Then the Lord spoke to Moses, saying: “When you take the census of the children of Israel for their number, then every man shall give a ransom for himself to the Lord . . . This is what everyone among those who are numbered shall give: half a shekel according to the shekel of the sanctuary . . . The half-shekel shall be an offering to the Lord . . . when you give an offering to the Lord, to make atonement for yourselves. And you shall take the atonement money (silver-keceph כֶּסֶף) of the children of Israel, and shall appoint it for the service of the tabernacle of meeting, that it may be a memorial for the children of Israel before the Lord, to make atonement for yourselves.
— Exodus 30
This requirement was given after God had delivered His people from slavery to the Egyptians. God purchased their lives with the blood of lambs (a type of Christ) from their harsh servitude, and now they owed their lives to Him.
This would be classic Ancient Near Eastern covenant practice, in that, if someone saved your life, you were indebted in service for life to the one who saved you. The value of restoring a servant was thirty shekels of silver.
If the ox shall push a manservant or a maidservant; he shall give unto their master thirty shekels of silver, and the ox shall be stoned.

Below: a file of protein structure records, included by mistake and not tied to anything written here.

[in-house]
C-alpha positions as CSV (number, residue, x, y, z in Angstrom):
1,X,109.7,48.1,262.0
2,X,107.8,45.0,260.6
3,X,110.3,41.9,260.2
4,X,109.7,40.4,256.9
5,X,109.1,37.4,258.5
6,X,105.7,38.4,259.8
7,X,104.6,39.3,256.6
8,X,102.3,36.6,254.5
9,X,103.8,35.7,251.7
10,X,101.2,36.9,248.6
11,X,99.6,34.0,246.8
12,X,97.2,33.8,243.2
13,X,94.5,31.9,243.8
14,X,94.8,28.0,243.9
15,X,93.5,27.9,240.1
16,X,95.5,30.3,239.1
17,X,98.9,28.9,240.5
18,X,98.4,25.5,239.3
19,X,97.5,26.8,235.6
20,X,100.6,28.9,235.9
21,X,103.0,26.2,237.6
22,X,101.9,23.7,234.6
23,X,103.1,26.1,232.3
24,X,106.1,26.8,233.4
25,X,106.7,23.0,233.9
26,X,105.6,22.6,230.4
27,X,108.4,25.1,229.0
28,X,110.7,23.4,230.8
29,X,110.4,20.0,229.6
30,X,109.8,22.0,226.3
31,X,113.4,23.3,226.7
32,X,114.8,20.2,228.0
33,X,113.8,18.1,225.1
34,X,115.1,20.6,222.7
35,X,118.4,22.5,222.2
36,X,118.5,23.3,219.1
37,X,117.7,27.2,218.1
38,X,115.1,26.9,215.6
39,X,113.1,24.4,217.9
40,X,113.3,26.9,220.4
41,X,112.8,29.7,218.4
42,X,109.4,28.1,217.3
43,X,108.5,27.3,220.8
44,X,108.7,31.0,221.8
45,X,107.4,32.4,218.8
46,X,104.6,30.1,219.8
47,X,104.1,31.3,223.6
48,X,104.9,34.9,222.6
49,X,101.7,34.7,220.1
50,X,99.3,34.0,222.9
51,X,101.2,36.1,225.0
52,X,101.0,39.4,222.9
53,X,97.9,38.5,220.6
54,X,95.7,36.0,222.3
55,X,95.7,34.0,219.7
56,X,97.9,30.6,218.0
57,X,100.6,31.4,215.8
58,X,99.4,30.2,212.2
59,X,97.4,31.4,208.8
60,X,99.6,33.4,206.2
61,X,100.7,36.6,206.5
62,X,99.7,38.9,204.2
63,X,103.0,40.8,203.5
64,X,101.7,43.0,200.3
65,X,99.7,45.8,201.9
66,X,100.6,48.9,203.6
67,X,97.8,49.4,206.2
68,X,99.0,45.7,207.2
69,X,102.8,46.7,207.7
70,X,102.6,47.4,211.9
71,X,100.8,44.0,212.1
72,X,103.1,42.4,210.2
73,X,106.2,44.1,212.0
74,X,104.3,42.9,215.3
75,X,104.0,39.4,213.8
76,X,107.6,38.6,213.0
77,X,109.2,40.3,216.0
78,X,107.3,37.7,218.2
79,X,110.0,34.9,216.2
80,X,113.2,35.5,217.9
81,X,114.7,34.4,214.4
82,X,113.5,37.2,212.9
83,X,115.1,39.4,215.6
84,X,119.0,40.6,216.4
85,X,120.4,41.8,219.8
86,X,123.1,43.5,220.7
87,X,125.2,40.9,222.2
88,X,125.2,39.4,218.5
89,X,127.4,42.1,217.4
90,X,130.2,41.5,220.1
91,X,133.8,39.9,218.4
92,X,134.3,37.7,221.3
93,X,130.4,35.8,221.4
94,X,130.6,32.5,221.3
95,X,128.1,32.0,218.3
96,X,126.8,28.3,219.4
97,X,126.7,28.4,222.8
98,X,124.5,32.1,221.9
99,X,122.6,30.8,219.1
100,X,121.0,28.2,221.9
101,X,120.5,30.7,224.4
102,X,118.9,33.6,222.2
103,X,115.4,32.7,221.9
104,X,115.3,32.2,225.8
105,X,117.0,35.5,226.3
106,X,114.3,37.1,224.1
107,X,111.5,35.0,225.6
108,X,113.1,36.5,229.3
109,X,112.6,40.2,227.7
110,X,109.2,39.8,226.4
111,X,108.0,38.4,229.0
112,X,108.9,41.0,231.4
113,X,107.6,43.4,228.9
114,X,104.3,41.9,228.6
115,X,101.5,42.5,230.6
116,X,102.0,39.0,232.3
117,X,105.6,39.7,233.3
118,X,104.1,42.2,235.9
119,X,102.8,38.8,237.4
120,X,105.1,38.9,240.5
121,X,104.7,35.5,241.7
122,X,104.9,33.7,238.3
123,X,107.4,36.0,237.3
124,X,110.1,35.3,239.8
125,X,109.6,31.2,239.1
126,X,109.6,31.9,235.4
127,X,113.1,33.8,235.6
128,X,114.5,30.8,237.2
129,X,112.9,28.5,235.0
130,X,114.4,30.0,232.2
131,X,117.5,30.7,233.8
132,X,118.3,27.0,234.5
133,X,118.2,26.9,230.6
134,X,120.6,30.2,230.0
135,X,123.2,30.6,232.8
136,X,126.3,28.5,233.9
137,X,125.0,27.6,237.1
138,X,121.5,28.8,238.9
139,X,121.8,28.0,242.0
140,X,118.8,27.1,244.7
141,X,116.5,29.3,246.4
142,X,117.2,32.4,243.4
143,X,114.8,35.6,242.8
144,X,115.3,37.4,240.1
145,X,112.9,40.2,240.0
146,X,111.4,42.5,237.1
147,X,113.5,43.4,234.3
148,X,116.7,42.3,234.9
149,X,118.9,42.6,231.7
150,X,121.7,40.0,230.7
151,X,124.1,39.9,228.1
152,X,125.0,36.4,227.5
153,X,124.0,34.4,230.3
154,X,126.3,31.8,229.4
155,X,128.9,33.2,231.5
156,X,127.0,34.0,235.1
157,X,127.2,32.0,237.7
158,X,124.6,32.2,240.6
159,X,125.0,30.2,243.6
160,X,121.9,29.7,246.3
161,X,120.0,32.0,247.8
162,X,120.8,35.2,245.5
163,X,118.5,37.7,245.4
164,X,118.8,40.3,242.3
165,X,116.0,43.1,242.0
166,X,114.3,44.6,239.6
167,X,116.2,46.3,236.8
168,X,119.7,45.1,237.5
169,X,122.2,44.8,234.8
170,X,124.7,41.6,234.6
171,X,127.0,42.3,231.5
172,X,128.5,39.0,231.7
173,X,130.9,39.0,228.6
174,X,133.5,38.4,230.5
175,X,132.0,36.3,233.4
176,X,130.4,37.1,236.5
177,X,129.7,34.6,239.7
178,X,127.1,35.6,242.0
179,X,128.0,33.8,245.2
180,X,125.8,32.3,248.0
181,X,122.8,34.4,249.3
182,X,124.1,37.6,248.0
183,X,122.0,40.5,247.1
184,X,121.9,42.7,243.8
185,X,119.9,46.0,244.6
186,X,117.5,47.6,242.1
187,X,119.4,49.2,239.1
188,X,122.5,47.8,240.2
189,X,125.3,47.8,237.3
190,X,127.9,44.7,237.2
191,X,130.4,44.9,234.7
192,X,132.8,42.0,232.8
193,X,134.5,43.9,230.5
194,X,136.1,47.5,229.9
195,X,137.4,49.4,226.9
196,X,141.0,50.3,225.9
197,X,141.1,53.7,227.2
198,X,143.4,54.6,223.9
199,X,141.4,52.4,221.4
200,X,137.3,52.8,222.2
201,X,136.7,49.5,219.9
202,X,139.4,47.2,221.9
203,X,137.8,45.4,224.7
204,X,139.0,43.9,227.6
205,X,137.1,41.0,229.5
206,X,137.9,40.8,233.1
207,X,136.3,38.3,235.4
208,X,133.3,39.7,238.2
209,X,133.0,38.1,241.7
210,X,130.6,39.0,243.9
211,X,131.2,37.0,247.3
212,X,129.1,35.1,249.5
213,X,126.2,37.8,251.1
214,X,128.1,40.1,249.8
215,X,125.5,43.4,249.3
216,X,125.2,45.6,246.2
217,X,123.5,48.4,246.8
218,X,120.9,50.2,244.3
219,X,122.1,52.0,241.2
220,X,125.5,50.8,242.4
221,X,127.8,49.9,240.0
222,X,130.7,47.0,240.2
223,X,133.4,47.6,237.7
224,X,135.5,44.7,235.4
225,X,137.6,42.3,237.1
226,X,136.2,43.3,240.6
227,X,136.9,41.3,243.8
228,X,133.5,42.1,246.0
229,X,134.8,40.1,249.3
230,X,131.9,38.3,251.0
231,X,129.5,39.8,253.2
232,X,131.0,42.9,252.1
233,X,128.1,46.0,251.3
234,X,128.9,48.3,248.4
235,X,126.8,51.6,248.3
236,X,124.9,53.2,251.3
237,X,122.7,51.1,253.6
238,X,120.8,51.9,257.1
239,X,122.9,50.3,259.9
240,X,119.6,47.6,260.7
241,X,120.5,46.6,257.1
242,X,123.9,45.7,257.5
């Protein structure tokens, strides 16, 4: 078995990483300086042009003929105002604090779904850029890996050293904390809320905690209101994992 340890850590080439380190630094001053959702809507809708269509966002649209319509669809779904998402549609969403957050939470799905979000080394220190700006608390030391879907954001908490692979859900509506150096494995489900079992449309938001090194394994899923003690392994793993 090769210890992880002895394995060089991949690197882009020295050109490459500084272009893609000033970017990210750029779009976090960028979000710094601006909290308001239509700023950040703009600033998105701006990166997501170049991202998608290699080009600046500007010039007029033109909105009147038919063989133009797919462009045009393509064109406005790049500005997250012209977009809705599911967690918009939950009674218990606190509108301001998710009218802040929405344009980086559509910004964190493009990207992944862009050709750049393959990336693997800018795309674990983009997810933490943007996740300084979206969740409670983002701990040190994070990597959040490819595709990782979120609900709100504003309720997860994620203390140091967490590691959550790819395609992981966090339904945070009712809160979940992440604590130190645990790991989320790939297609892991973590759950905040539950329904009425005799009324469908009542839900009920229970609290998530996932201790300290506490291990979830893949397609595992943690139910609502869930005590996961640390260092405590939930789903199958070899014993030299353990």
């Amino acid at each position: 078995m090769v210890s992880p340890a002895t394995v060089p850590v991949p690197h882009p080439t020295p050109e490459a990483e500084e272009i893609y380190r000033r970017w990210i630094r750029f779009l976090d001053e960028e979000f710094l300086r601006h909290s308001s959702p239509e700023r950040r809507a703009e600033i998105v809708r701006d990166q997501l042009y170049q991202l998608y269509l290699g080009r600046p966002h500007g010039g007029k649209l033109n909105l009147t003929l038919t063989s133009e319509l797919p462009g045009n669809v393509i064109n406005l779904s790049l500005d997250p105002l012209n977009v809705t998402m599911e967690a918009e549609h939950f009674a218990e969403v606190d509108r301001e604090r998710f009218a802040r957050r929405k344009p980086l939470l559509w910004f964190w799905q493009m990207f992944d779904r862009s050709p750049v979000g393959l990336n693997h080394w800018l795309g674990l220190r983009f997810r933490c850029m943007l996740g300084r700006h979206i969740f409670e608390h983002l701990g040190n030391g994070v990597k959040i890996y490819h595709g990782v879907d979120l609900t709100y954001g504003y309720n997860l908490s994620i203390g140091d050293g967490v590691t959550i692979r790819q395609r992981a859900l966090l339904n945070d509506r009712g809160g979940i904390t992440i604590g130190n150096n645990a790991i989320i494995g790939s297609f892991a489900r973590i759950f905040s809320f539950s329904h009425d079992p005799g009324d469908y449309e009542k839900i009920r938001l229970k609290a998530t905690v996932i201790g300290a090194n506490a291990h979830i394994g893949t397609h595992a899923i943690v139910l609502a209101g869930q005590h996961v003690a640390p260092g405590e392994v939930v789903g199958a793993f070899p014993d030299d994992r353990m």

— Exodus 21:32
Jesus, the Son of God, humbly takes on this servant position to save us.
the Son of Man did not come to be served, but to serve, and to give His life a ransom for man
— Matthew 20:27-29
In return, we become His servant.
"those who by faith have become sharers in the blessings of redemption, have ceased to their own property and become that of their redeemer . . . ye are not your own"
— William Brown
Jesus used monetary/ownership imagery to communicate this same concept to the religious rulers who were seeking to entrap Him concerning the payment of taxes.
Then the Pharisees went and plotted how they might entangle Him in His talk. And they sent to Him their disciples with the Herodians, saying, “Teacher, we know that You are true, and teach the way of God in truth; nor do You care about anyone, for You do not regard the person of men. Tell us, therefore, what do You think? Is it lawful to pay taxes to Caesar, or not?”
But Jesus perceived their wickedness, and said, “Why do you test Me, you hypocrites? Show Me the tax money.”
So they brought Him a denarius (a silver coin).